Tonight we call to the powerful Diana, goddess of Witches, witchery, hunting, the moon, and the wild places. You have ever stood beside us, changing your form and face so that you might ever be a part of our worship and celebration. Today some know you as Aradia, goddess of Witchcraft and rebellion, the inspiration that began the Pagan revival. In many parts of Italy you are known as Belfana, the Christmas Witch, bringing gifts to all the good girls and boys, presents delivered without smelly reindeer but from a broom, as all good Witch gifts are shared! Join us in our rituals and revels great Huntress! Be with us as we celebrate your season! Hail and welcome!

Scene 1

Narrator: Let me take you back thousands of years, long before babies in mangers or any of that other nonsense. Tonight we head back to a cold night in Midwinter near the solstice where two individuals are celebrating the holiday of Saturnalia. Celebrated for seven days the Saturnalia was the merriest time of year in old Rome. There was drinking and celebrating, and of course the exchange of gifts.

Fausta: Good evening Quintus, I hope you are enjoying the Saturnalia festivities.

Quintus: What is there not to enjoy my dear Fausta? Nearly everything is closed and there is much wine to consume. There are also gifts to be received, who doesn’t like a good present?

Fausta: I always enjoy a gift of course, unless it’s that fish paste from Pompeii, I just don’t like that.

Dice playing in Pompeii (fresco) from WikiMedia.
Dice playing in Pompeii (fresco) from WikiMedia.

Quintus: My children are always giving me togas at Saturnalia, how many togas does one man need?

Fausta: Indeed, before I depart to my home I have a gift for you quintus, I hope you’ll enjoy it. Quintus: Thank you my dear. Shall I open it now? Fausta: Yes, by all means.

Quintus: Let me read the verse here:

You are always far more clever
When your tongue and mind are wetter

To speed up your inebriation
Here is some cider suitable to your station.

Thank you so much my dear, what a lovely gift. I have one for you as well.

Fausta: Let me just read the card …

You are as lovely as the flower
And I hope to do all in my power
To make you my mistress and my lover
Please hide my heart under your covers.

Dear dear Quintus, such clumsy rhyme might work with your concubines. But it won’t work with me. Thank you for the perfume though, I’ll wear it when my boyfriend visits later tonight.

Narrator: And scene! Gift giving is ours and always has been. We did it first, and sometimes better. Tonight we have a small gift for all of you (pass out small gifts), that’s right it’s an ornament! Many of us place similar objects on a Yule tree and then look at how pretty and shiny they are. Tonight though we are going to have you draw on your ornament. We are passing out the markers as we speak, and I just want you to think about what you want to bring into your life over the next year.

Ornament on a "tree."
Ornament on a “tree.”
Witchcraft uses special symbols to draw us closer to the powers of this Earth and the gods who dwell upon it. If you are feeling as if the spiritual is missing this holiday draw a small pentagram on your ornament. If you are feeling disconnected from nature the symbol to draw is the eight-spoked Wheel of the Year. The perfect lovers draws us closer to our partners, both know and unknown. The symbol of the Horned God reveals his mysteries, and the symbol of the Goddess reveals hers. If those symbols don’t work for you, draw your own!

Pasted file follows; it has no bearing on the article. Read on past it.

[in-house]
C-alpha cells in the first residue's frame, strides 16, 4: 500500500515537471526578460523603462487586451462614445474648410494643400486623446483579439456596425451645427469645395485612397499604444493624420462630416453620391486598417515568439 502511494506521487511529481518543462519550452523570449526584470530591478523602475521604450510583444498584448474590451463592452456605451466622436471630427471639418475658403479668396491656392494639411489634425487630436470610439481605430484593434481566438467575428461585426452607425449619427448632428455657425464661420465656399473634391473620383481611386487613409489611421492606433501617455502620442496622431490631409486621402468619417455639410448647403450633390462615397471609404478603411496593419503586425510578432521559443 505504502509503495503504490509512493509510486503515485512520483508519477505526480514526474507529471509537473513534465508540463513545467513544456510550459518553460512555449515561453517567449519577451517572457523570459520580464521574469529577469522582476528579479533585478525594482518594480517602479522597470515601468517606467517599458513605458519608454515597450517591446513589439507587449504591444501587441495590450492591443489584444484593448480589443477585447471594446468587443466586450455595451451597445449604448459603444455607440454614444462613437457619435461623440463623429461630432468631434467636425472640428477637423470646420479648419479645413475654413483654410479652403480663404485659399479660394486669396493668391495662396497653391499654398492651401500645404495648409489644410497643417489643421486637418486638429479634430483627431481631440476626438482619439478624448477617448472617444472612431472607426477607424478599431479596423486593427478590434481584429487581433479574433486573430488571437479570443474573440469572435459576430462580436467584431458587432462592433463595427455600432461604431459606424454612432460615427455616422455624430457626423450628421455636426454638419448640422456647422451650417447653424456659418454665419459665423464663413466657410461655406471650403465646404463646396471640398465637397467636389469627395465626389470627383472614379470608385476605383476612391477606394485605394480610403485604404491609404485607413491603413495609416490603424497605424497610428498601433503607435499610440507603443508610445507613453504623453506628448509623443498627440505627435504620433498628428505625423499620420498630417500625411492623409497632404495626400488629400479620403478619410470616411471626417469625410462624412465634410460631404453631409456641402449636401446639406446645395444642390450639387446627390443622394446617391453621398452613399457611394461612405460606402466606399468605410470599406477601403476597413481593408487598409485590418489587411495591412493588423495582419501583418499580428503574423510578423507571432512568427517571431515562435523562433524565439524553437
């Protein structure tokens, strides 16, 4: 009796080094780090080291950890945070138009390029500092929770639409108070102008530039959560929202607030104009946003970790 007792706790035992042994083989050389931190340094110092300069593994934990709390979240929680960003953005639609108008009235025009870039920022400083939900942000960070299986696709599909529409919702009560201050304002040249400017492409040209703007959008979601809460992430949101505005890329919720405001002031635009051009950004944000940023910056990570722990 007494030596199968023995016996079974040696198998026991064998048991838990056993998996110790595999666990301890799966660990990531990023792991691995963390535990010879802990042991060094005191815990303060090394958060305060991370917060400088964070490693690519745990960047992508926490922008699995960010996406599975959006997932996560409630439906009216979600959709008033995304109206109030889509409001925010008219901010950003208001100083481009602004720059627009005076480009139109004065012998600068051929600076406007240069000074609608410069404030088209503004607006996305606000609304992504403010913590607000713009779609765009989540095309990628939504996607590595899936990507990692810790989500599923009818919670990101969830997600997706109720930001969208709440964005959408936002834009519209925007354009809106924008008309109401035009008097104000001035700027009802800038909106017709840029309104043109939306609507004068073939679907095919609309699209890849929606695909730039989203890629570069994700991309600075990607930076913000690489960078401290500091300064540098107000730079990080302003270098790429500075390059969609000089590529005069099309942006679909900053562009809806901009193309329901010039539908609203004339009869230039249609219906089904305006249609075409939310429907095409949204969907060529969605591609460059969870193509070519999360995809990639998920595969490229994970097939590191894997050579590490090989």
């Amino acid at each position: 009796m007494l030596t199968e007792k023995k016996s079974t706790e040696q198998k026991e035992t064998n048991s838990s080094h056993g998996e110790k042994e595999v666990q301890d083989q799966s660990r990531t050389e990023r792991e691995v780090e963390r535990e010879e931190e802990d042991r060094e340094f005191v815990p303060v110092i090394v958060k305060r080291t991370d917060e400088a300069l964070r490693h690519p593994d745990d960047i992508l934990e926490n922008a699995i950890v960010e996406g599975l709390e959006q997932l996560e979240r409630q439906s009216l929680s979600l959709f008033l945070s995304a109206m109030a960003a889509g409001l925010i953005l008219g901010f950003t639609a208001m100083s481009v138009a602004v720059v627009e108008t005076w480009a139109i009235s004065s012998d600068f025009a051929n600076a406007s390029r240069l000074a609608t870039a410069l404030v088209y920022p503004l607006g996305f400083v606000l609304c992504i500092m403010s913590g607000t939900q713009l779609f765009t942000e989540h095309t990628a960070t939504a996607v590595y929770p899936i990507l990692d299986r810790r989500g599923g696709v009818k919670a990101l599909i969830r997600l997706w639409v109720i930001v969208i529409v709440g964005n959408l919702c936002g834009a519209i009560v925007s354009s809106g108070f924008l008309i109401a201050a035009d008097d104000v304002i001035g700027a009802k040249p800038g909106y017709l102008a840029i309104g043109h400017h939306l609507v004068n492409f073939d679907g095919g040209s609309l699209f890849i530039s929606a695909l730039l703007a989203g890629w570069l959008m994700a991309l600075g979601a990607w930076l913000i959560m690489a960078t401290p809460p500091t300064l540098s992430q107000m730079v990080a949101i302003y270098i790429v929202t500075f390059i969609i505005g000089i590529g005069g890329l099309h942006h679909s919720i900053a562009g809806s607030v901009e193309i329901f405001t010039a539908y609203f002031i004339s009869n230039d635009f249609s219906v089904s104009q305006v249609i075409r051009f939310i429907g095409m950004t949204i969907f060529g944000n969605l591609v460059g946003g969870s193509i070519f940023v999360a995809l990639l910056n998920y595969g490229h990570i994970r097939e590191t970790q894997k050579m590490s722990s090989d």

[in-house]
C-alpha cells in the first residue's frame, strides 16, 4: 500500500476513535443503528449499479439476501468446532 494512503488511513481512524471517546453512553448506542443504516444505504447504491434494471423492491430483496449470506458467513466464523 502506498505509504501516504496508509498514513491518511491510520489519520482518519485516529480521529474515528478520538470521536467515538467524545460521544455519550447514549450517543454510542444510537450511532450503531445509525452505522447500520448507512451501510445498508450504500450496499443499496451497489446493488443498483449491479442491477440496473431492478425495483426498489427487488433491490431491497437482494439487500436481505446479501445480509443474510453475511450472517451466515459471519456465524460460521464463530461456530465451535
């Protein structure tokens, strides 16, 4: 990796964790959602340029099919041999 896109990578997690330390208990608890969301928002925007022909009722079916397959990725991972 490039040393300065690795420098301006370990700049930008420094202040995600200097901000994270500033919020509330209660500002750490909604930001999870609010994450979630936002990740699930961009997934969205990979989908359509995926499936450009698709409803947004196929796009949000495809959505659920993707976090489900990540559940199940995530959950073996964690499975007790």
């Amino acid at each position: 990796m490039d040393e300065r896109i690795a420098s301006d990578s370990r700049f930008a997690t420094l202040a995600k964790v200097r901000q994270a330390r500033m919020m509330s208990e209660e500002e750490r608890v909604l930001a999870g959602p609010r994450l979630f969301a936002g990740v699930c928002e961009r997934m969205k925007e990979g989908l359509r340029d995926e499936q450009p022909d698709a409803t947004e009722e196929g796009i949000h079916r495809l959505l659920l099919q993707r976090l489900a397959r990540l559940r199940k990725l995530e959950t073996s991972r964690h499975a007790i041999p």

Now hold your ornament in your hands (dim the lights) and think for a second about what you would like to attract in your life. Visualize it in your mind and put that energy into your ornament. Imagine yourself walking by it in days to come, and as you walk by it visualize those things that you want in your life. What we can see we can make a reality. So mote it be!

(I wrote this ritual originally intending to have people draw on simple plastic ornaments, and then found some clear empty ornaments that are easily filled with things and did that instead. For the ritual I spread out a number of things that might symbolize things people want to attract into their lives: pinecones (God), seashells (Goddess), tiny decorative lightbulbs (inspiration), rose petals (love), angels (spirit guides), Santa hats (joy and giving), coins (money), and a few other various odds and ends. I thought this idea was genius, but instead of quickly filling up their ornaments people went through the process very slowly, and one guy took 70% of the very popular rose petals. It was kind of a mess and I didn’t have the right music queued up to fill the silence.)

"Diana the Huntress" by Orazio Gentileschi.  From WikiMedia.
“Diana the Huntress” by Orazio Gentileschi. From WikiMedia.
Scene 2

Narrator: And now let us visit a hillside near Mount Olympus, there two gods are out and about preparing for the Midwinter feast led by Zeus. Dionysus and his sister Diana are making last minute preparations for the festivities that are soon to begin.

Dionysus: So dear sister, what are you bringing to tonight’s feast?

Diana: Without me there is no feast, for tonight’s feast I have shot two wild boars, my nymphs are dressing them now! We couldn’t leave such things to you dear brother, though I suppose you might have gotten lucky “aiming for the middle one.”

Dionysus: True, wine is not the best hunting companion. I’m fine with that though, I have a special treat for everyone tonight, and I always bring the best gifts.

Diana: More of that special wine? What did you call it, whiskey? I swear that after just a few drinks I couldn’t even see the moon.

Dionysus: Of course I’ll be bringing that my dear, but I’ve got another thing tonight. I cut down an evergreen tree and I’ll be setting up in Father’s house.

Diana: Why would you ever do that?

Dionysus: It can serve-as a gathering spot, we can put our gifts to one another upon it. Besides who wants to hold onto their ornament the rest of the night?